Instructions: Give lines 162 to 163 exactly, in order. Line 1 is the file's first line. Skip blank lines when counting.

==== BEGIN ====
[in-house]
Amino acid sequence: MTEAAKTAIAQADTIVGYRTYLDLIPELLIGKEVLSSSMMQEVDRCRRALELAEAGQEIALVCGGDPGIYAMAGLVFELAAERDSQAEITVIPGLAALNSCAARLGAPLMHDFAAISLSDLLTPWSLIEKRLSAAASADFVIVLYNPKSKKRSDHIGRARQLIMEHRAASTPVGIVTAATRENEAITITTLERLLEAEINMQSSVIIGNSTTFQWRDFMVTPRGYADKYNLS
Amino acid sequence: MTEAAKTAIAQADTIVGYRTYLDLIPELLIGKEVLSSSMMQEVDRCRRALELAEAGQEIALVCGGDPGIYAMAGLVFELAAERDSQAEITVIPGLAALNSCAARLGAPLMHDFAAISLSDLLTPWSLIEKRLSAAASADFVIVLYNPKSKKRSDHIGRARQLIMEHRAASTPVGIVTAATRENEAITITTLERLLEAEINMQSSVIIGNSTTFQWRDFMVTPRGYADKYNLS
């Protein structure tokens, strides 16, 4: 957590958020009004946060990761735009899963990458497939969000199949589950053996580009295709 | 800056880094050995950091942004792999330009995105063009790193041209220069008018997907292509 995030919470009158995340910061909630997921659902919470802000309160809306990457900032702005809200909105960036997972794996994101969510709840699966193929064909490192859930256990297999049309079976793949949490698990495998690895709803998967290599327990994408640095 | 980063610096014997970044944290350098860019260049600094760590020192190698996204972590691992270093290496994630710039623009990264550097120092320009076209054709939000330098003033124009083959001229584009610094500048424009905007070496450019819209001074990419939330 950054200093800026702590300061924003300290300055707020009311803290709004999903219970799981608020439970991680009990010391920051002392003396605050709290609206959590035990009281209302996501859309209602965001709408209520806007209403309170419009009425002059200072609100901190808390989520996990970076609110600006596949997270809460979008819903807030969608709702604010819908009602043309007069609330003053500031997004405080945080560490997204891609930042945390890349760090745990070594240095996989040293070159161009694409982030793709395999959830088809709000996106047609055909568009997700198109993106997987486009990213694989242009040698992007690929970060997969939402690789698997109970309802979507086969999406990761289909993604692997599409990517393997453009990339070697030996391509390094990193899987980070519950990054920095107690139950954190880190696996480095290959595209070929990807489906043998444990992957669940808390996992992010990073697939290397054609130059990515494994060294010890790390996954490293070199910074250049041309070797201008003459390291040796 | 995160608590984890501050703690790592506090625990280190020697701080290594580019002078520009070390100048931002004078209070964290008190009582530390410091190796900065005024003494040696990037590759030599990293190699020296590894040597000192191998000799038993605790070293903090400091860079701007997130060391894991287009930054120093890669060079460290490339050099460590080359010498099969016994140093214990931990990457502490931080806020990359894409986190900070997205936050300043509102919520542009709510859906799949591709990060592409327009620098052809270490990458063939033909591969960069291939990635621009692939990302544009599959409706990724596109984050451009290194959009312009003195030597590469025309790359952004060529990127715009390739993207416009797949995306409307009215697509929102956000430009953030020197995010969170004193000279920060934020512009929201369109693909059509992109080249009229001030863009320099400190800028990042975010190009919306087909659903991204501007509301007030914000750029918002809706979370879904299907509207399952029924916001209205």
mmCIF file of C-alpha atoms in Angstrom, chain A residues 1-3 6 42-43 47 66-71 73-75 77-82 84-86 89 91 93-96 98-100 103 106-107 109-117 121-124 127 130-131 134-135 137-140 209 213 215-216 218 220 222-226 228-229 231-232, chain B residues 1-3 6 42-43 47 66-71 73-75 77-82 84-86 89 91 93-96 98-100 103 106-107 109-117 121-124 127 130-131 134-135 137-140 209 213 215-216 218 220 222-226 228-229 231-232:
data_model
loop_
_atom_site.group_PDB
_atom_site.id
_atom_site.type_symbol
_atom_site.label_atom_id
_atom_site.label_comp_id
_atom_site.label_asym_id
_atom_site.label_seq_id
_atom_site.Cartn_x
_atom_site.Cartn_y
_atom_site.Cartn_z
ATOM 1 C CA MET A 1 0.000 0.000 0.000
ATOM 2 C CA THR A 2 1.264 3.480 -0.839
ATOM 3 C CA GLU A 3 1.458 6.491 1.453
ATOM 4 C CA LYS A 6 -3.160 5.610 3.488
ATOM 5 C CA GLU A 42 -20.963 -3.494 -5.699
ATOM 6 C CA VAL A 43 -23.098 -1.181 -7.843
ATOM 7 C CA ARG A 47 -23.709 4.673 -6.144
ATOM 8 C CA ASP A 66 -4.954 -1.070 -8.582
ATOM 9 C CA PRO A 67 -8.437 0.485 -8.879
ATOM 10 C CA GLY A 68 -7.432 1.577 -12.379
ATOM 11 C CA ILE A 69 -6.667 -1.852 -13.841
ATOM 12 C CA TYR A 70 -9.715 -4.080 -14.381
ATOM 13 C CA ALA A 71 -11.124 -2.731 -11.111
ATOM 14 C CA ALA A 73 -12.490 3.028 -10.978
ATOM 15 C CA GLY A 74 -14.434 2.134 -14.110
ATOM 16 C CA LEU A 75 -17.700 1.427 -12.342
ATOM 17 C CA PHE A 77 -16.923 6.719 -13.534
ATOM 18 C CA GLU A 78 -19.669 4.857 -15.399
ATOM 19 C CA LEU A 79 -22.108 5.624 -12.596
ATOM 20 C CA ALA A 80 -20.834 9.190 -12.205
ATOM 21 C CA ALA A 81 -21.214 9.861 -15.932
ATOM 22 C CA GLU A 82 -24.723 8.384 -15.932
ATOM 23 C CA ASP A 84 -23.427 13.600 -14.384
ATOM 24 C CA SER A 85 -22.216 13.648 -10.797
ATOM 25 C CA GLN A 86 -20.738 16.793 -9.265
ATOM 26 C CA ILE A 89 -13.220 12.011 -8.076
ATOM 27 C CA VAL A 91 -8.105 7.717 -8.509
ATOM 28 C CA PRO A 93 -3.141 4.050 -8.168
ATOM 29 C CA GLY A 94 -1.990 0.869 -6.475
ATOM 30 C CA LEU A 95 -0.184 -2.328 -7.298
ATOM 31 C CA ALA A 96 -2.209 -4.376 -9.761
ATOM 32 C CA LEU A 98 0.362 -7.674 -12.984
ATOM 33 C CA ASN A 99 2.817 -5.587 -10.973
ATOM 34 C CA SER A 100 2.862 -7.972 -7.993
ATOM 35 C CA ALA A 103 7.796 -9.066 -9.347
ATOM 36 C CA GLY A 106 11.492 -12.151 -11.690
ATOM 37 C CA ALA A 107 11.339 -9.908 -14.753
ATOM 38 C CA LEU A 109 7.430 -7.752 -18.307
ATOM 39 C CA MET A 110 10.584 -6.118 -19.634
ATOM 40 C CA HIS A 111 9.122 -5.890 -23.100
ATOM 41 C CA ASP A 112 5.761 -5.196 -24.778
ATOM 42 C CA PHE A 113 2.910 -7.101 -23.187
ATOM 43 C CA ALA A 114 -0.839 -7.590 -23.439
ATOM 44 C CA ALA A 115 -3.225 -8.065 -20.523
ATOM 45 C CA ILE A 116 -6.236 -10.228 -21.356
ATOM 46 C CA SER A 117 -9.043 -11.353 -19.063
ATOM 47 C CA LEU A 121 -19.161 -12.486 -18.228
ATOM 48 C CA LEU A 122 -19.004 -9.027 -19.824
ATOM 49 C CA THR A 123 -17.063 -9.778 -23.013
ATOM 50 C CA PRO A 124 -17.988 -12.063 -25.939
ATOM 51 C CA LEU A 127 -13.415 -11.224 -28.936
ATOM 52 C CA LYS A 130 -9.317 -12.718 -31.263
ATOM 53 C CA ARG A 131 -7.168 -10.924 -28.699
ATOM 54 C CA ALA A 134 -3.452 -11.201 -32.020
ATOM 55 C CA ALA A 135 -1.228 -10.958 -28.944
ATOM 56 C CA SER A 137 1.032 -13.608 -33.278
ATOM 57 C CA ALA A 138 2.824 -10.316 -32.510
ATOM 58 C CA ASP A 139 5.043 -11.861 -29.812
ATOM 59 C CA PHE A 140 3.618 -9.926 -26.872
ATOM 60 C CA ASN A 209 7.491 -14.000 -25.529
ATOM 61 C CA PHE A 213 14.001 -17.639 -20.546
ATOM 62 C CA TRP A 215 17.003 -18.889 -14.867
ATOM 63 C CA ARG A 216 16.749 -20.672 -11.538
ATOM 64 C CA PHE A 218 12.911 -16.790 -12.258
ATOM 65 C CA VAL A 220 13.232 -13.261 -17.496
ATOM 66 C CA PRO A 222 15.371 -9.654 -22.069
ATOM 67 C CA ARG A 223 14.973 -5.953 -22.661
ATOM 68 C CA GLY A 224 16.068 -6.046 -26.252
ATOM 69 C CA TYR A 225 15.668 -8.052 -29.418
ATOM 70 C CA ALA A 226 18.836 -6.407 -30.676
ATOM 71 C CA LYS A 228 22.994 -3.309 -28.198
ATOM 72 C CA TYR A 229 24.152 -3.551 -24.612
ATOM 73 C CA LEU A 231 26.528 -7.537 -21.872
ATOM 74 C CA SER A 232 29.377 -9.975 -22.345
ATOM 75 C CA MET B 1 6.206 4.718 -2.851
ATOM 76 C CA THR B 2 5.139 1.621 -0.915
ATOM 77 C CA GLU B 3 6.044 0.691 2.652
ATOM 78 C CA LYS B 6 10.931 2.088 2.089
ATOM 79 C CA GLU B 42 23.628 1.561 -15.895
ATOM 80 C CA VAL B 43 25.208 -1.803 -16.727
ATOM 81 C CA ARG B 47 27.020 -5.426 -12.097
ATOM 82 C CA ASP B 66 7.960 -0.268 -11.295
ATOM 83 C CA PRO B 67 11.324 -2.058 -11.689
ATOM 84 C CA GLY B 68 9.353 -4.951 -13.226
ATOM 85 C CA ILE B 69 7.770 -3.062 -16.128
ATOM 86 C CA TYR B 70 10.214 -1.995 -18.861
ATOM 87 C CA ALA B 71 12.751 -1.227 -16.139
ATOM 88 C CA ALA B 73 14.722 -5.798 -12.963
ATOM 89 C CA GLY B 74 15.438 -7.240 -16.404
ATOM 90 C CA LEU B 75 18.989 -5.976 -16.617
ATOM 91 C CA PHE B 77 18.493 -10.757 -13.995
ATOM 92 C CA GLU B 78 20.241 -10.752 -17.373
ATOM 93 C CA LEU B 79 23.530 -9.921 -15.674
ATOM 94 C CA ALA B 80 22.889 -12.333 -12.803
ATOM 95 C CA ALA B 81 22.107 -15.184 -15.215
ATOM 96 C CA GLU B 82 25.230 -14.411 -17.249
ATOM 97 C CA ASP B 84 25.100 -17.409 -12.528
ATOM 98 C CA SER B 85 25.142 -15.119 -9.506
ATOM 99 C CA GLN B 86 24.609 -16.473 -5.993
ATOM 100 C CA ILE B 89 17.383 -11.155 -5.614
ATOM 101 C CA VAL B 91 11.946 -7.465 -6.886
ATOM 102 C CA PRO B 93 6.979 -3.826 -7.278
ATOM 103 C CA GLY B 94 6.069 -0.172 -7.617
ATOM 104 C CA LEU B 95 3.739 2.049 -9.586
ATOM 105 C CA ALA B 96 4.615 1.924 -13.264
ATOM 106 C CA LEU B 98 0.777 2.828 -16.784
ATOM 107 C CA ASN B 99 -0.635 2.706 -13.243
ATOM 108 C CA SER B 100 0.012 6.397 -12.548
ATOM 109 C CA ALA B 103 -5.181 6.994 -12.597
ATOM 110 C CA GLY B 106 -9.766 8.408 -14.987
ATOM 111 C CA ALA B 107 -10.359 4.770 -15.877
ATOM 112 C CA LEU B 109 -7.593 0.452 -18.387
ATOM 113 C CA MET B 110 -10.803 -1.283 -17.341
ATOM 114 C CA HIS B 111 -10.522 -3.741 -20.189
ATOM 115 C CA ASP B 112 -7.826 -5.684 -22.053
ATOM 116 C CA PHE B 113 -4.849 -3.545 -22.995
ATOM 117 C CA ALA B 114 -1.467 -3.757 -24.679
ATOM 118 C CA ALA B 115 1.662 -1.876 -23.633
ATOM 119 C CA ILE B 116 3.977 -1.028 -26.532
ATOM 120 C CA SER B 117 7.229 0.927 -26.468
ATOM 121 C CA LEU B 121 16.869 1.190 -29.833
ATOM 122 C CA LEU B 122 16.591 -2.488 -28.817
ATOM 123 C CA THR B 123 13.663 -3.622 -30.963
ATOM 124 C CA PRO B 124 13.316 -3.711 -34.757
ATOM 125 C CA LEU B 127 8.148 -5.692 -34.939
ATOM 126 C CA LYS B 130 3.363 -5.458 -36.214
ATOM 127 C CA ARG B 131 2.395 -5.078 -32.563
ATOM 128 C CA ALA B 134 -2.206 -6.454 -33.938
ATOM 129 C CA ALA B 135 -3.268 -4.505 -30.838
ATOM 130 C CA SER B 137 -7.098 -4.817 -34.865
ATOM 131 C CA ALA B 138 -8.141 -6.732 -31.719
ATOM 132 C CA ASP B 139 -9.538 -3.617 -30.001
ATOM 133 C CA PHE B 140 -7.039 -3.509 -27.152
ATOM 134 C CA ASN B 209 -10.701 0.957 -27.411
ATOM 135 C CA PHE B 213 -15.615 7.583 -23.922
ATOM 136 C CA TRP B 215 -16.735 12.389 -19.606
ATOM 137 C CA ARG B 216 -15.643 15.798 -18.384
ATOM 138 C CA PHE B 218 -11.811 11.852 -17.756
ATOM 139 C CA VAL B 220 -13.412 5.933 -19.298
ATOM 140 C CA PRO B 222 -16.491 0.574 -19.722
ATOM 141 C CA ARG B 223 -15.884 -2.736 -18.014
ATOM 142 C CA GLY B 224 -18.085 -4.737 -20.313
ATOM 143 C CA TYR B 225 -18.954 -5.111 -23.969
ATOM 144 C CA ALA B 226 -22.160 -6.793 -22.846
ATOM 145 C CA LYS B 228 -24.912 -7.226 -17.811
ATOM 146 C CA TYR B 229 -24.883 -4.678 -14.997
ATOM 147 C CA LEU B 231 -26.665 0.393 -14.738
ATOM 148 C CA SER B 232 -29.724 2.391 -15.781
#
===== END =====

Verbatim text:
ATOM 145 C CA LYS B 228 -24.912 -7.226 -17.811
ATOM 146 C CA TYR B 229 -24.883 -4.678 -14.997